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In-your-face, up-front and arresting: films that take you out of your comfort zone.
Here you’ll find cinema’s troublemakers and boundary pushers, with films for those who take their movies strong, no sugar. We explore extremes of human experience with World of Kanako, Blind and Nagima; filmmakers challenge the cinematic form and our ways of watching in From What Is Before and Hard to Be a God; while families show their toxic ways in Thou Wast Mild & Lovely, The Lamb and The Strange Familiar. Dare is bold, risk-taking cinema, epitomised by Jean Luc Godard’s Goodbye to Language, presented here in awe-inspiring scale at BFI IMAX.
Tricia Tuttle and Kate Taylor
Canadian wunderkind Xavier Dolan impresses again with his latest award-winning exercise in stylistic and imaginative melodrama.
In 1930s Ethiopia, a young woman escapes Mussolini’s army and is almost attacked by bandits, were it not for the arrival of an otherworldly presence whom she befriends.
A woman flees her old life against the turbulent backdrop of Greece’s economic crisis.
A woman’s blindness only serves to sharpen her capacity for imagination and fantasy in the directorial debut from the writer of Oslo, August 31st.
Alina Rudnitskaya’s compelling documentary, shot in black and white, presents a vivid portrait of Russian rural life by following the work of a roving blood transfusion service.
Duane Hopkins’s follow up to Better Things is a poetic drama about a young man on the edge.
The film that Martin Scorsese compared to ‘opening a door and walking into another dimension, where time has stopped and beauty has been unleashed’.
An old peasant and his granddaughter work to raise a crop on a river island in this striking, almost dialogue-free drama from Georgia.
Gripping psychological thriller about a family plunged into crisis as their children are implicated in a murder.
A double bill of mid-length puzzles of love, flirtation and broken romance from rising stars Matías Piñeiro and Ignatiy Visnevetsky.
Taiwenese director Hsiang Chienn drama features a triumphant performance from Shiang-chyi Chen as a woman struggling with middle age.
Lav Diaz’s masterly, prize-winning account of a small village in the Philippines in the years before martial law.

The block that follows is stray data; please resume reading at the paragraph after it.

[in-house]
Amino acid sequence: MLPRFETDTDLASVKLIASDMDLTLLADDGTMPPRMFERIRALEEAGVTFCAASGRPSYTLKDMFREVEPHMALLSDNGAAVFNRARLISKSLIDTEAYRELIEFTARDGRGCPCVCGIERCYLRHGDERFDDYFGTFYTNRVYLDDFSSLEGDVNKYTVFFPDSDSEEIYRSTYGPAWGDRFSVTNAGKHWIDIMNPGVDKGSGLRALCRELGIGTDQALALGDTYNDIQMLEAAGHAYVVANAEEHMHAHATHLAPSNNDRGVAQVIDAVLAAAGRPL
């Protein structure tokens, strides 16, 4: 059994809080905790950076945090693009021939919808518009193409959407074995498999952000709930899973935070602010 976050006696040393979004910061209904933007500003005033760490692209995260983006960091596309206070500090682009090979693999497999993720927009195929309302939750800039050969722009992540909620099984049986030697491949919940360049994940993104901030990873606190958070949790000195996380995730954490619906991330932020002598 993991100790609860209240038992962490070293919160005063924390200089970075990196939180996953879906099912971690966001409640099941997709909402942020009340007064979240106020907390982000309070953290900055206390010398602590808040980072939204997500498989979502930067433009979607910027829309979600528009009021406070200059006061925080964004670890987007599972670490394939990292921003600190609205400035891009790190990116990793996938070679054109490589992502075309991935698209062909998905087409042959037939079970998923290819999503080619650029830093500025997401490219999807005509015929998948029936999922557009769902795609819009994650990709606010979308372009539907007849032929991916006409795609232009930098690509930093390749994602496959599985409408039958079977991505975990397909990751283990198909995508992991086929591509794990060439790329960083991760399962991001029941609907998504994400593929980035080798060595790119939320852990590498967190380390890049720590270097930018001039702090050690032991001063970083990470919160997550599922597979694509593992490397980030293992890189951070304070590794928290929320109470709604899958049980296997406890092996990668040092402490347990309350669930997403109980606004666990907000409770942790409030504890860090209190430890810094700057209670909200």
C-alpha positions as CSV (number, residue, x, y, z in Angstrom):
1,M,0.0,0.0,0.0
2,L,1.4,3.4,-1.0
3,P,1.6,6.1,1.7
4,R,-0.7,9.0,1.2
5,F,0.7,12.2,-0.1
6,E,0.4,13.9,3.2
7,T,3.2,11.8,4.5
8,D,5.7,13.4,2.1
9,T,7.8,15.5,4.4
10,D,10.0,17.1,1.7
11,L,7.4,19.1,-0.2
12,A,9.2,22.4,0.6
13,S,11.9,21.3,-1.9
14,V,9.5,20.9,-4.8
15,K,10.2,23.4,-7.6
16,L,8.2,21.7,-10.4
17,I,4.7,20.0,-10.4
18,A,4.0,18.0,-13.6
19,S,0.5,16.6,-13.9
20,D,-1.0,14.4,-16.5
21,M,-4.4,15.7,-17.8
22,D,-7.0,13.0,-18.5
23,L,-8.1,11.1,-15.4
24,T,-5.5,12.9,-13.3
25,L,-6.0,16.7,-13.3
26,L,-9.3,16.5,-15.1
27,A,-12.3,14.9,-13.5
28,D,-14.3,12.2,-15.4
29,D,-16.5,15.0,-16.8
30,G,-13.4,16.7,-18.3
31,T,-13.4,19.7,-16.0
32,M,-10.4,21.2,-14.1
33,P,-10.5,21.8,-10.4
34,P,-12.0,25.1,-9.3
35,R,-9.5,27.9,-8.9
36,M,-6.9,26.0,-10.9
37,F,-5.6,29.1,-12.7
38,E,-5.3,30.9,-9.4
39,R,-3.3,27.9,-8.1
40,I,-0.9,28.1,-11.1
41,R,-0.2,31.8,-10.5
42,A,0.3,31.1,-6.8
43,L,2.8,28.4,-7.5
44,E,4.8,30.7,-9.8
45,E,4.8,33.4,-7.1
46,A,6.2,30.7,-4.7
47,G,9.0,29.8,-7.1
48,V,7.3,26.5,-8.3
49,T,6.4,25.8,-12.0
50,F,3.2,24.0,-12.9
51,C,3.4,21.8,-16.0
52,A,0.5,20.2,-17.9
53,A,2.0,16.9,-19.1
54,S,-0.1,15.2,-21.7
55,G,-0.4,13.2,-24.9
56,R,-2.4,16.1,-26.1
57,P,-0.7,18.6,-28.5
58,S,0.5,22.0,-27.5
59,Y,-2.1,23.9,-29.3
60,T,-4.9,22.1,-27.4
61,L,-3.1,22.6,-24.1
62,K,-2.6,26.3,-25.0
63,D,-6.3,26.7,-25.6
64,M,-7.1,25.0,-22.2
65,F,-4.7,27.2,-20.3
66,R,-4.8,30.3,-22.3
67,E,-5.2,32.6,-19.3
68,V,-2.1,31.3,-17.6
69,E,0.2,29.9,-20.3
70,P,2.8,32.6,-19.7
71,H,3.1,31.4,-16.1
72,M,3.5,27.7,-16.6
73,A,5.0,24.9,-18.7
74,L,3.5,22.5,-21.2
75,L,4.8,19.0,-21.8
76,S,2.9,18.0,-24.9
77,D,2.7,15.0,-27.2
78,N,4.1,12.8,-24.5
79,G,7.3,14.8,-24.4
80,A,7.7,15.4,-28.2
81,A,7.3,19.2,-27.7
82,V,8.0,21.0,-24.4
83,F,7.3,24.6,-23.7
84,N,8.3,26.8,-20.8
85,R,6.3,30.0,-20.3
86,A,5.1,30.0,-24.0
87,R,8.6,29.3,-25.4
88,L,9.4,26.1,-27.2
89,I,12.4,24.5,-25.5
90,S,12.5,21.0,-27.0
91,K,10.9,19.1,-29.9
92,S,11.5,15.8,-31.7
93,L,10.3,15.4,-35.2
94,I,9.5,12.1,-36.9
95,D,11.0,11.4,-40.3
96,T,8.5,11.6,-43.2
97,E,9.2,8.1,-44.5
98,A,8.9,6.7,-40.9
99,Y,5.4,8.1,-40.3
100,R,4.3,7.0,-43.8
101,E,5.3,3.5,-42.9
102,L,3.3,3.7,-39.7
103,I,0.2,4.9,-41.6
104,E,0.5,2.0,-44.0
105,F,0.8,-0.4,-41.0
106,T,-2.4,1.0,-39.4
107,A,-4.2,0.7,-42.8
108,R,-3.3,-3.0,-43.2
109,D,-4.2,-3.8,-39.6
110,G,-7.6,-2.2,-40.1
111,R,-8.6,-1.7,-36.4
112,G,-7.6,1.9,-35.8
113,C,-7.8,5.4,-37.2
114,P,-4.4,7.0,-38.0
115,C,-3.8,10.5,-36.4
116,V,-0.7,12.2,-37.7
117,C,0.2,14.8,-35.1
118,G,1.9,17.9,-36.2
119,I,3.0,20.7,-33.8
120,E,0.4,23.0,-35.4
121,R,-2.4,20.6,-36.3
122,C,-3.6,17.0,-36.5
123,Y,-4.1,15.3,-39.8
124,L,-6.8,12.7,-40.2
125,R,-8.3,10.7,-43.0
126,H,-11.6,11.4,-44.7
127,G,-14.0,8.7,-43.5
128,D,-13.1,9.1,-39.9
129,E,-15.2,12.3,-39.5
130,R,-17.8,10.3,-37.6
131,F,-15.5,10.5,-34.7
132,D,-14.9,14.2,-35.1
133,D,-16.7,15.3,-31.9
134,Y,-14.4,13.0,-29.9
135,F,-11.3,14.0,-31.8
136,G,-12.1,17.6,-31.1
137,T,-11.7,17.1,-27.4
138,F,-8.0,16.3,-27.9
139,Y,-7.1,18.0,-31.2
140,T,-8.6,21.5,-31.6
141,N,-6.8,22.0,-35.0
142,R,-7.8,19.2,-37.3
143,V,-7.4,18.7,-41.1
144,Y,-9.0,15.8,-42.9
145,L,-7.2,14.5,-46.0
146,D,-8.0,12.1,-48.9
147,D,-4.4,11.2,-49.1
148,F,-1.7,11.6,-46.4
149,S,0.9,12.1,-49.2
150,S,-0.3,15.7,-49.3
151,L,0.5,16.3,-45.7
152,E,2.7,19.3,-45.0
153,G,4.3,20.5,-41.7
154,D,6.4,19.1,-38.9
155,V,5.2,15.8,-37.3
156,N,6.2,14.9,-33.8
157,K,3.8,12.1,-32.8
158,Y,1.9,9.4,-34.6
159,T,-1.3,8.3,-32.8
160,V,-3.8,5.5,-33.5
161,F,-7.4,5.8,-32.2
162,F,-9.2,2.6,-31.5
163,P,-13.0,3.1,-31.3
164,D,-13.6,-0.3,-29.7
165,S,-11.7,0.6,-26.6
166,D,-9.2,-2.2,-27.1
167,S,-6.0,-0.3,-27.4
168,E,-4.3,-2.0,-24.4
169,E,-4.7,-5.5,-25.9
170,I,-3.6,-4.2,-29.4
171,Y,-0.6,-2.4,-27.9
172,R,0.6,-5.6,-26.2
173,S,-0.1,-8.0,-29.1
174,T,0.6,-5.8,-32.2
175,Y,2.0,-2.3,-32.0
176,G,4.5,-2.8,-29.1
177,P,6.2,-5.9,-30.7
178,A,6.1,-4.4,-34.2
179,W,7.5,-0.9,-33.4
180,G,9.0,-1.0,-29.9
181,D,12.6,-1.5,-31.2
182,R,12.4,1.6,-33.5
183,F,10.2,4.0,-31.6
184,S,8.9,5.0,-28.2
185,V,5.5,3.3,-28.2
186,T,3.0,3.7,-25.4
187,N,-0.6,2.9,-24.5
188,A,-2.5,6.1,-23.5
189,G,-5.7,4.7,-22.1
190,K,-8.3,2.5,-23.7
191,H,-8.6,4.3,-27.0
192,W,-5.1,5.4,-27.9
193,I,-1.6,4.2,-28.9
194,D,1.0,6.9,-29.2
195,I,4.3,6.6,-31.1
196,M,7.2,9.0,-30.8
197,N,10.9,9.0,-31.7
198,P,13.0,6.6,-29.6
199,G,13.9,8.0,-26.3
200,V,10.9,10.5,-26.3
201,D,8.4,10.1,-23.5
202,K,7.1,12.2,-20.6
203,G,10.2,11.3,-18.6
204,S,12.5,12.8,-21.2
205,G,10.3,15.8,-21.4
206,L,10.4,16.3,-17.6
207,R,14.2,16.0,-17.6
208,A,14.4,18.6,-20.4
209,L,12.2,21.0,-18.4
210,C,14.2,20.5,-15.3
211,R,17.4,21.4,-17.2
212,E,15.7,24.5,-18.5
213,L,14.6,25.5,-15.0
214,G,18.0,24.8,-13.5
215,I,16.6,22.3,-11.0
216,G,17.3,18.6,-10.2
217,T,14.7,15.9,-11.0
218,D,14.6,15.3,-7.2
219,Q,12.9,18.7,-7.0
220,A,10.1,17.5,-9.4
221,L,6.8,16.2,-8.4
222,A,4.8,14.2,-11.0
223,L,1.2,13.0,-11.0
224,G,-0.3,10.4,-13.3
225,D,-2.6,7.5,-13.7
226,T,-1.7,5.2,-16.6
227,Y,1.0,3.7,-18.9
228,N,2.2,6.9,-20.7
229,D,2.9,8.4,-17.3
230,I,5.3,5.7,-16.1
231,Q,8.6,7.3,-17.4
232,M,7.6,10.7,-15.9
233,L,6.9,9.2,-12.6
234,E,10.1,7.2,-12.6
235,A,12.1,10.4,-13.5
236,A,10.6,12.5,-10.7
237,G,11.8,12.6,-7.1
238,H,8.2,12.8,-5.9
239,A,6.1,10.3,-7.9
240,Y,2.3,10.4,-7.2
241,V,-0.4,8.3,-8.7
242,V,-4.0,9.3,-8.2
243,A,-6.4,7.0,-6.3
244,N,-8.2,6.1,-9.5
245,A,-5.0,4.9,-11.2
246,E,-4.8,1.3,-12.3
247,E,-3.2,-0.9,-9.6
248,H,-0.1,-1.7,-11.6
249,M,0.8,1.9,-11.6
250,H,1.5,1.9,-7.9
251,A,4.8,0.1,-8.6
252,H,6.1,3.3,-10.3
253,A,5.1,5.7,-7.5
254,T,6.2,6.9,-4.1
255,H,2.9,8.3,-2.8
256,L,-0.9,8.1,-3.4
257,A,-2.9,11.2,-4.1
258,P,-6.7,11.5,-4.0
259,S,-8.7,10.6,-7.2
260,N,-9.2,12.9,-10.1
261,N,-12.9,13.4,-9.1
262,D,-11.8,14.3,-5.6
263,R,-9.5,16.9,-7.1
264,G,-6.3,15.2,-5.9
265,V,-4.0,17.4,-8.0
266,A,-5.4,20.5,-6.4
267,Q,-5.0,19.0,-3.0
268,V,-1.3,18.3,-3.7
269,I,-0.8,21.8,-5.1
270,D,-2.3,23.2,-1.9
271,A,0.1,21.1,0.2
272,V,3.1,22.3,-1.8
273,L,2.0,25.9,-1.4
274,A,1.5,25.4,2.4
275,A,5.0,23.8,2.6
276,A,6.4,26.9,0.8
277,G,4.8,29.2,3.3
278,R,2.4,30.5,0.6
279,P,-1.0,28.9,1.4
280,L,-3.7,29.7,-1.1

An expertly written and tautly structured story about an Israeli woman’s five-year fight to obtain a divorce in the Rabbinical Courts.
Jean-Luc Godard goes 3D– his way – in a typically complex and mischievous disquisition on words, images, politics and the world as seen by a dog named Roxy.
Aleksei German’s final feature is an epic set on planet Arkanar – a world in which the Renaissance never happened, all filmed in sumptuous, glorious B&W.
A series of unexplained incidents within a gated Argentine community lie at the heart of Benjamín Naishtat’s exploration of a society on the brink of collapse.
A Brixton-set drama about 15-year-old girl whose desperate need for acceptance leads her to take part in a tragic act of violence.
A haunting exploration of creativity about an Israeli kindergarten teacher drawn to a young boy with a gift for poetry.
Kutluğ Ataman’s funny, touching fable about an impoverished Turkish family’s quest for a lamb to serve at a traditional banquet.
French director Christophe Honoré brings Ovid’s Metamorphoses to life in a boldly inventive modern-day version.
Unsparing and intensely moving portrait of the friendship between two young Kazakh women, against the backdrop of desperate poverty.
Novelist Michel Houellbecq plays a man determined to kill himself in this jet-black comedy from France.
A startling, clear-eyed portrait of an ageing bar hostess whose decision to marry a long-term admirer, and relinquish her party girl ways, leaves her questioning her identity.
Abel Ferrara explores the last day in the life of Pier Paolo Pasolini (played by Willem Dafoe).
This witty, contemplative fable of a couple in search of inspiration among the Baroque architecture of Italy is the latest film from Eugène Green.
Nikolaj Coster-Waldau (Games of Thrones) gives a career-best performance as a troubled cop in Susanne Bier’s story of blinkered obsession.
A quasi-ghost story about a young urban Chinese couple returning to their dusty rural roots interrogates one child policy and authoritarianism.
A deftly told social drama about a Singhalese couple and their families, who struggle to come to terms with the emotional wreckage caused by an extra-marital affair.
Butter on the Latch director Josephine Decker wows with her second feature – an rural erotic horror romance.
This thrilling Dehli-set drama sees a youngster struggle to escape the influence of his criminal older brother.
A deliciously droll comedy from Martín Rejtman, a key figures of the New Argentine Cinema, charting the aftermath of an unexplained shooting on a middle-class Buenos Aires family.
Celebrated indie filmmaker Gregg Araki returns with a lyrical and impressionistic adaptation of Laura Kasischke’s novel.
A wayward ex-detective investigates his daughter’s disappearance in this gleefully nasty thriller.
Short films programme
A feeling or a fleeting moment is how we experience life, where a tiny event can seem all important. The filmmakers here are looking for those moments and by focussing on such microscopic elements of human nature, they can create big stories full of emotion.
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